Of all the types of influence available (i.e., photoelectric, acoustic, pressure, etc.), the electromagnetic methods (radio and radar) are most practical. The TDD (fuze) transmits high-frequency energy waves toward the target (fig. 9-26). Some of the waves are reflected from the target. Because the missile is constantly closing on the target, the reflected signal is of a higher frequency than the transmitted signal. The two signals, when mixed, will generate what is called a Doppler frequency. Its amplitude is a function of target distance. When the amplitude reaches a predetermined level, the faze is programmed to operate and warhead detonation is initiated.
An ambient fuze is one that is activated by some characteristic of the environment surrounding the target. Ambient fazes are used mainly for surface or subsurface applications. A simple example involves a hydrostatic fuze for underwater detonation. In this case, the fuze is basically a depth meter and activates when water pressure reaches a certain amount.
A command faze responds to some form of signal from a remote control point. In guided missiles, this type of fuze is often used to order the weapon to self-destruct. The remote control point would be the firing ship. If the trajectory of the missile goes "wild" and/or the flight path endangers friendly forces, the firing ship orders command-destruct.
Other types of self-destroying fuzes are designed to actuate under certain conditions. For example, the missile can "lose sight" of the target. That may occur if some internal component malfunctions or the fire control radar ceases to transmit. Regardless of cause, the missile cannot respond to guidance data. If the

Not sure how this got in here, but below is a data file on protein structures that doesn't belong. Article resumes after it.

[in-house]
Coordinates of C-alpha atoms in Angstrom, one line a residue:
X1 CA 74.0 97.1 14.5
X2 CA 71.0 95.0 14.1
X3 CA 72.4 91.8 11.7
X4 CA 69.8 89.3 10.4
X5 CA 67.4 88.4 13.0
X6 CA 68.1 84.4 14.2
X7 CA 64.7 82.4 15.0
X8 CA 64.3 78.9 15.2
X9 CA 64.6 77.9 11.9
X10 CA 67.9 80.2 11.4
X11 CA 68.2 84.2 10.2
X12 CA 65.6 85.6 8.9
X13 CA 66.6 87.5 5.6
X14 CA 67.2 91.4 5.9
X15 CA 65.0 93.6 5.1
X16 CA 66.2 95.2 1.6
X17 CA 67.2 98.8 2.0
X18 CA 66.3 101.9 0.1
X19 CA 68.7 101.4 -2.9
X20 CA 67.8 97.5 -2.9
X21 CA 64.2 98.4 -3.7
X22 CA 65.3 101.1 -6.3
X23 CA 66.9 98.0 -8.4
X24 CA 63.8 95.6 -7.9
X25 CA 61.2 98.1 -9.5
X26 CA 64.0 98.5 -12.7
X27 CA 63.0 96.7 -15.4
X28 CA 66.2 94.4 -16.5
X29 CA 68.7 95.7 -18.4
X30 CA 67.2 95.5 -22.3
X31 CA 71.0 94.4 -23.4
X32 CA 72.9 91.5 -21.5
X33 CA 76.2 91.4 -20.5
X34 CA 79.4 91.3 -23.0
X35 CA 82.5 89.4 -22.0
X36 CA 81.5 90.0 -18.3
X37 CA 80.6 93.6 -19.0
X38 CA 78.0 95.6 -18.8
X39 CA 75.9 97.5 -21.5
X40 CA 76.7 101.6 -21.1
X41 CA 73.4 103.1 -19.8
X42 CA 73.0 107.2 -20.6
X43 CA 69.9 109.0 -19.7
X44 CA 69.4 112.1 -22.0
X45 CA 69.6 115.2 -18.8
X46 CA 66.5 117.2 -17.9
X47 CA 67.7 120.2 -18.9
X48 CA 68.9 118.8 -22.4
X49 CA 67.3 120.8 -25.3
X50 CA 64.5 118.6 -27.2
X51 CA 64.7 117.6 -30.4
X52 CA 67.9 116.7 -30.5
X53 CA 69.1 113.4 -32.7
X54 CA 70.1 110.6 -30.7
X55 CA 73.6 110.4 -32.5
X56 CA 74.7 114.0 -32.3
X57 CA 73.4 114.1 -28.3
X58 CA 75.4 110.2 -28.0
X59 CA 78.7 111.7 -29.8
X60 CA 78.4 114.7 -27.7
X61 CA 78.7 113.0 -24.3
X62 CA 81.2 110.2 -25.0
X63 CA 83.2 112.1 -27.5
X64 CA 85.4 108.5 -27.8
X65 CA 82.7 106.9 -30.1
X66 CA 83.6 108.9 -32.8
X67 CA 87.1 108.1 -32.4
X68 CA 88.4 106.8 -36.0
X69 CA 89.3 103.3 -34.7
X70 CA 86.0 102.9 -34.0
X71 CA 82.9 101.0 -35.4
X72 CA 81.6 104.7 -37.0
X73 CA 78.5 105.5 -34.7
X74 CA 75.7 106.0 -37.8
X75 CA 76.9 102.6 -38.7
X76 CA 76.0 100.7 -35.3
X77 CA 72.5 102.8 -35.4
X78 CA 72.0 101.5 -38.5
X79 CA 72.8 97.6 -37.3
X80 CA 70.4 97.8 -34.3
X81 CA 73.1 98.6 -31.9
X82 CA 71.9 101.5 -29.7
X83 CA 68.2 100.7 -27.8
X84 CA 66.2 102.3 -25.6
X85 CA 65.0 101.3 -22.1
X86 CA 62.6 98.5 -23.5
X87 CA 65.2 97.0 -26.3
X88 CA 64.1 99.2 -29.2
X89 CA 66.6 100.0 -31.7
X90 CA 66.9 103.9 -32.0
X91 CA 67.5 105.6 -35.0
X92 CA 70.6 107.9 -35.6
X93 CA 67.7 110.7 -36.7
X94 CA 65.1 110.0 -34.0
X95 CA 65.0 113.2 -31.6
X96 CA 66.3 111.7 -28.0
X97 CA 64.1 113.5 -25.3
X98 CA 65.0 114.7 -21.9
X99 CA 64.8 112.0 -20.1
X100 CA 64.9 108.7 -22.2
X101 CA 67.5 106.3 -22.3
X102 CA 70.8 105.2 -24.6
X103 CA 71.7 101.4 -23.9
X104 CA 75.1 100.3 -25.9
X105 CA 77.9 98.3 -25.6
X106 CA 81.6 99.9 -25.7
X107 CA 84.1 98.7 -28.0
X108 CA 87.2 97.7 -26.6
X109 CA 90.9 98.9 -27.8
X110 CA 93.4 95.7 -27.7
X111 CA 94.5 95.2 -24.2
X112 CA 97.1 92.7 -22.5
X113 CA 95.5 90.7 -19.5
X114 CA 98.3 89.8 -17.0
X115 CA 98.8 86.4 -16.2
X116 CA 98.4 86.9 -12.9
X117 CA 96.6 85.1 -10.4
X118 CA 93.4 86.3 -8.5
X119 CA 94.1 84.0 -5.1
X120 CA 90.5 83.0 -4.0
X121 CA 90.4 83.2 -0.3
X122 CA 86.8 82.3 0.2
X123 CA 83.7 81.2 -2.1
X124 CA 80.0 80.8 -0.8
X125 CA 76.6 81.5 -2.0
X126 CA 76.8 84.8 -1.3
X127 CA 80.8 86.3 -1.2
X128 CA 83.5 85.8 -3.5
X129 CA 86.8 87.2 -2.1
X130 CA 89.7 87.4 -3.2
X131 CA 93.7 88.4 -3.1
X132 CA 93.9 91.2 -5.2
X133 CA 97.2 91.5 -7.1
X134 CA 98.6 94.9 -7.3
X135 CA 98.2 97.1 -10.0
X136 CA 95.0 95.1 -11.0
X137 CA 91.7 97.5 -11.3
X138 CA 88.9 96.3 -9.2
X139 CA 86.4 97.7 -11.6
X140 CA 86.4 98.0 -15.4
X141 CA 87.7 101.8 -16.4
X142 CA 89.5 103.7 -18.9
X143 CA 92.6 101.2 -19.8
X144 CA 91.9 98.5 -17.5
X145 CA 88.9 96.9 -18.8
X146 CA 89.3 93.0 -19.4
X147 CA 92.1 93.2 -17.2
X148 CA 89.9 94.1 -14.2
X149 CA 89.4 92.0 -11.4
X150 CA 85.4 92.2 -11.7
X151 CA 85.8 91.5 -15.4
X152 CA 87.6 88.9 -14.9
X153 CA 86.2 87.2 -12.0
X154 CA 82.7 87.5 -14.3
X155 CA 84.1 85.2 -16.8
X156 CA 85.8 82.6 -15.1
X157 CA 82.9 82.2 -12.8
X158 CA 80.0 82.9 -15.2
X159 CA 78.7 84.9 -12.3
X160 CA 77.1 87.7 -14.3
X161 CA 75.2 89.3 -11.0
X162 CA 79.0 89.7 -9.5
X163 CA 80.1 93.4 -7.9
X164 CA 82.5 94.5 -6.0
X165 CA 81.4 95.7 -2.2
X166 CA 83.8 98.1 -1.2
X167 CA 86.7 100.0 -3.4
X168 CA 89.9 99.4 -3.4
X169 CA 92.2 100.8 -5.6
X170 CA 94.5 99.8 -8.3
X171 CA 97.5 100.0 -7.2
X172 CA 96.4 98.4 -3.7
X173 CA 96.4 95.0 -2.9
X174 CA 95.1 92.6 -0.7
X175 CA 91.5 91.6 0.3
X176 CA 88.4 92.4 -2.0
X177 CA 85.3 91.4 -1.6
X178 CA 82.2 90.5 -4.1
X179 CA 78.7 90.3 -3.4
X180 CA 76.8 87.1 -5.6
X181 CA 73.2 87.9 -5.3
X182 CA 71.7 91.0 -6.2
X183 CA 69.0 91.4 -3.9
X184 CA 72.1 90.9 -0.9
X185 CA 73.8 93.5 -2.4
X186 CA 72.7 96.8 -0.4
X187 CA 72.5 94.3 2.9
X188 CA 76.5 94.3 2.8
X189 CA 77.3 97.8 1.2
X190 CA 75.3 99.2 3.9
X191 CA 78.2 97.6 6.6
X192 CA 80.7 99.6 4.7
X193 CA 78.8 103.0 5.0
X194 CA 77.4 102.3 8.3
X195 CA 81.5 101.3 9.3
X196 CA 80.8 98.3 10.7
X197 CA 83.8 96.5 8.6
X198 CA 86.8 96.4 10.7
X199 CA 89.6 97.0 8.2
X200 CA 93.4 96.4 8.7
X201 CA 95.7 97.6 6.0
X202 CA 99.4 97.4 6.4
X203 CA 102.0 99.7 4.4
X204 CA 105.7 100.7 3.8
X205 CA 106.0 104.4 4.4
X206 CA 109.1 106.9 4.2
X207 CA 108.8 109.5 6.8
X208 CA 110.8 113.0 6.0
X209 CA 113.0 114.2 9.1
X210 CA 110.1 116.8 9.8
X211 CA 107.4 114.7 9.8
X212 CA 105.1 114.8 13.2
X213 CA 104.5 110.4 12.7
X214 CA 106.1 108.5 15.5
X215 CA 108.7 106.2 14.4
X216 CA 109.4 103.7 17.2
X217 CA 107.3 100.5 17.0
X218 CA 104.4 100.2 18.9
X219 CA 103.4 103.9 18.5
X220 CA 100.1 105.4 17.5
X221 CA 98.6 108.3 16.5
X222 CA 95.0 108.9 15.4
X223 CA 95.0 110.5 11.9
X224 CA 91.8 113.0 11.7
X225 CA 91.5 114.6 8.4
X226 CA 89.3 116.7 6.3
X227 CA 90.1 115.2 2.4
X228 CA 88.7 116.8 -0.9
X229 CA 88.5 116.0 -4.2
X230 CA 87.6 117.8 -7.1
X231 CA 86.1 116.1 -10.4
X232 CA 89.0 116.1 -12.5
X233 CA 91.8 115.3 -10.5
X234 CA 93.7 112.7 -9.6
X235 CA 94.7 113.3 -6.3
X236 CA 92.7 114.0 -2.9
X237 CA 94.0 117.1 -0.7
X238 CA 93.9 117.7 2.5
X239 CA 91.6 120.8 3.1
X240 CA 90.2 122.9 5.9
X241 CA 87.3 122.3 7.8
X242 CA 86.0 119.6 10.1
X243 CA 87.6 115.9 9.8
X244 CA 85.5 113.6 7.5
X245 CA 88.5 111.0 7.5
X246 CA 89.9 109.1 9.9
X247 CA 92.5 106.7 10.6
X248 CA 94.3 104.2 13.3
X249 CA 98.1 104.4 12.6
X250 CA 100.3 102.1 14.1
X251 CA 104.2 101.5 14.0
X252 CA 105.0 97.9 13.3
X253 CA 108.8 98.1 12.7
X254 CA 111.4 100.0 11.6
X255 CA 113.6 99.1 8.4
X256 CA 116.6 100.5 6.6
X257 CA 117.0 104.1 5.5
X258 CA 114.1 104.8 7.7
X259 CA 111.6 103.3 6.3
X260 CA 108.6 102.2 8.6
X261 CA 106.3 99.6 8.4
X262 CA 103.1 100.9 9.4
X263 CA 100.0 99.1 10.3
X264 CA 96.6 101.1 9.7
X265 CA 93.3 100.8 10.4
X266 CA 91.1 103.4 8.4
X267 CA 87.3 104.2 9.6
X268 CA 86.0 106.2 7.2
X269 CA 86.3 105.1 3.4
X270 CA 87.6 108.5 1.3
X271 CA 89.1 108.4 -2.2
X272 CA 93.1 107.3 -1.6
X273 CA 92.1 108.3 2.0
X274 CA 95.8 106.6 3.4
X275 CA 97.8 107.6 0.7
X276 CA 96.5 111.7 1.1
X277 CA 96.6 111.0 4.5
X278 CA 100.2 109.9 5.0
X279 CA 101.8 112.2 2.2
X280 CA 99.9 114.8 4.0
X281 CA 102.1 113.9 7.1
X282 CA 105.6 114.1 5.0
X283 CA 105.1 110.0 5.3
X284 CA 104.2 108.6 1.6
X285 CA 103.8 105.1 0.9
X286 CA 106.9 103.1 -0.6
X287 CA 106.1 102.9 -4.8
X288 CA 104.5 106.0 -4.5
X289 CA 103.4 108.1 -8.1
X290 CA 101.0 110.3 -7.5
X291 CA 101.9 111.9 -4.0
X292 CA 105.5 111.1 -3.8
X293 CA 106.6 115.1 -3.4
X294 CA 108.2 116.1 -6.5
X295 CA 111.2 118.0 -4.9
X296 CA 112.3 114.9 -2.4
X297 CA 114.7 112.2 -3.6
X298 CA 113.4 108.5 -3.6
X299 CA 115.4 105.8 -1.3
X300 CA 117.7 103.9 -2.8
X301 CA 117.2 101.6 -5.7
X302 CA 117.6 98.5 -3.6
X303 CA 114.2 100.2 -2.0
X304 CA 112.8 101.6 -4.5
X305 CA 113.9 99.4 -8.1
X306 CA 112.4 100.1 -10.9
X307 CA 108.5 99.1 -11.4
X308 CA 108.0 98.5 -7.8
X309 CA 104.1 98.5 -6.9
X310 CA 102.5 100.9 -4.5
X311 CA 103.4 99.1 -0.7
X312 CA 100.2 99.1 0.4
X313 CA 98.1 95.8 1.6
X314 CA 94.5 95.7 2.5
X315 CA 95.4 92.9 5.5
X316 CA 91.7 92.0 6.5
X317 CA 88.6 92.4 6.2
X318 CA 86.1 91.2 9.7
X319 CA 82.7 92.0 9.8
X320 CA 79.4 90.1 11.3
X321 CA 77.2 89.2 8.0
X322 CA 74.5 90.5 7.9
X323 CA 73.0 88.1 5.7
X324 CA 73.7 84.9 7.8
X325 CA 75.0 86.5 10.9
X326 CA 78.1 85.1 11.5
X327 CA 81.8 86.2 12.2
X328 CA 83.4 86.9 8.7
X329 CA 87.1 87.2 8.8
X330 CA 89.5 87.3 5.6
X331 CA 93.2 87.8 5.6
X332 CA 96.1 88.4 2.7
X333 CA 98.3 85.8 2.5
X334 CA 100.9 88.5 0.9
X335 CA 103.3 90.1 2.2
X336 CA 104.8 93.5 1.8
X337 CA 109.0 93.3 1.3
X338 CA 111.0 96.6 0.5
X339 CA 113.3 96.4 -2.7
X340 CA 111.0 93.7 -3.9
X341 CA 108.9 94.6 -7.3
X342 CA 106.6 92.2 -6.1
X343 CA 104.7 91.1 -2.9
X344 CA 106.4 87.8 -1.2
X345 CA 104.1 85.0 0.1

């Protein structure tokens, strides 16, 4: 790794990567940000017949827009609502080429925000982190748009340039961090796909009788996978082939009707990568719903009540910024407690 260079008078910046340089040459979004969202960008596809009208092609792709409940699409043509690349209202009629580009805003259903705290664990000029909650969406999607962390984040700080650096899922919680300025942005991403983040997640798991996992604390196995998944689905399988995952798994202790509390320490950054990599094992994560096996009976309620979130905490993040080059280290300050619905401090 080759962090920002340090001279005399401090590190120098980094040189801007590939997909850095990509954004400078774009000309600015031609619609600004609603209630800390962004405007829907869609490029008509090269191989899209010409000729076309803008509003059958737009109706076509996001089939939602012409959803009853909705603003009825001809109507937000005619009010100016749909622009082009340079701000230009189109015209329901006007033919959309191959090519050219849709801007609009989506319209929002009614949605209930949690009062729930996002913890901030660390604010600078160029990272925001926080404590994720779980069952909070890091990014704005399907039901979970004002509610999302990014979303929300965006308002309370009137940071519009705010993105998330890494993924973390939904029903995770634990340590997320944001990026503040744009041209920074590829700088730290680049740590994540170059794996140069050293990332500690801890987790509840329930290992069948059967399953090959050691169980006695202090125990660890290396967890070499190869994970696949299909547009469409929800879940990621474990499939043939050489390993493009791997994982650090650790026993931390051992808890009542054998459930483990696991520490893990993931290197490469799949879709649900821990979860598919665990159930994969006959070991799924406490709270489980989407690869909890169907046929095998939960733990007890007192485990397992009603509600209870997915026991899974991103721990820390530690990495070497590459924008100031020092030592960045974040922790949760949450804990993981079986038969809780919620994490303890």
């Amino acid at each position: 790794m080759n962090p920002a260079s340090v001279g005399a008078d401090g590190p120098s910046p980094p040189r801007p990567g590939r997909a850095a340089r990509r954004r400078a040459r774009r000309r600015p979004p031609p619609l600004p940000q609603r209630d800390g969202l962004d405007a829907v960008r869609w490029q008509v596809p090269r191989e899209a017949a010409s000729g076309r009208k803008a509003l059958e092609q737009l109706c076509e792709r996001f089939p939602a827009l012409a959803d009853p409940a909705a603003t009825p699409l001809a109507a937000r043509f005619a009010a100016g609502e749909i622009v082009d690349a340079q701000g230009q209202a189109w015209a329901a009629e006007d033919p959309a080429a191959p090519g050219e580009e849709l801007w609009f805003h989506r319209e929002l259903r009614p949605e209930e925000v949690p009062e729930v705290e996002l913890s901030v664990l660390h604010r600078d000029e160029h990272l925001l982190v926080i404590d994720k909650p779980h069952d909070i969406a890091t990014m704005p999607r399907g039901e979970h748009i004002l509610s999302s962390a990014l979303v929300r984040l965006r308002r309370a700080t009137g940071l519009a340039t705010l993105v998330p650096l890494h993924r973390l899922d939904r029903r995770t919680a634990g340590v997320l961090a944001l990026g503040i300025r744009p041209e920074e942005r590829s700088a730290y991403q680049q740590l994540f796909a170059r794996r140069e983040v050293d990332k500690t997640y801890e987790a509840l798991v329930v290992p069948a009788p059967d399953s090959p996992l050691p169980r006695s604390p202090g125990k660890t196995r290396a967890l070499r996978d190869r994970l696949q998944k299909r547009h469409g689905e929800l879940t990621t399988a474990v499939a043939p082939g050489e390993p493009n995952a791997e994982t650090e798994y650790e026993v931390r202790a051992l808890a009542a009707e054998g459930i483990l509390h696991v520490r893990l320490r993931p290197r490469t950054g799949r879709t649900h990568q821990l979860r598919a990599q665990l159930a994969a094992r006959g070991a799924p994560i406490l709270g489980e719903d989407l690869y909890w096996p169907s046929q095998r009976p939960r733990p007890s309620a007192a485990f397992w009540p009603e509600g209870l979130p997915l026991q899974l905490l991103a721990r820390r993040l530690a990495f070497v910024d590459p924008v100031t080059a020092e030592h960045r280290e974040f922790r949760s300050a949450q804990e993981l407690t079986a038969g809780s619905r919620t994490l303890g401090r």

Figure 9-26.-A proximity fuze.
problem cannot be corrected rather quickly, circuits within the missile activate its self-destruct faze.
SAFE AND ARMING DEVICE
The safe and arming (S&A) device is the third element of a warhead. Throughout a guided missile, there are many S&A-type devices. The one we are discussing here is related to the warhead and operates in conjunction with the fuze or TDD.
Faze action may be divided into two phases- functioning and S&A. The functioning process involves initiating payload detonation at the optimum time, thus inflicting maximum damage. The S&A device has a dual purpose. As a safety feature, it must prevent premature initiation of the payload. The safety is effective until a specific signal or series of signals is received. At this time, certain events have occurred in correct sequence or (maybe) a desired time interval has elapsed. In any case, it is now safe to arm the warhead.
For the arming feature, the arming mechanism of the S&A device must actuate. This acuation removes or cancels the safety feature and permits the transfer of energy between the fuze and payload.
Normally, the safety function is accomplished by inserting a physical barrier between the faze and payload. The S&A device thus acts as an open switch until safe detonation can be performed. Armed, the switch is closed and the explosive train is capable of activating.
Study figure 9-27 for a moment. It depicts atypical explosive train for a warhead and illustrates the relationship between the faze (TDD), S&A device, and payload.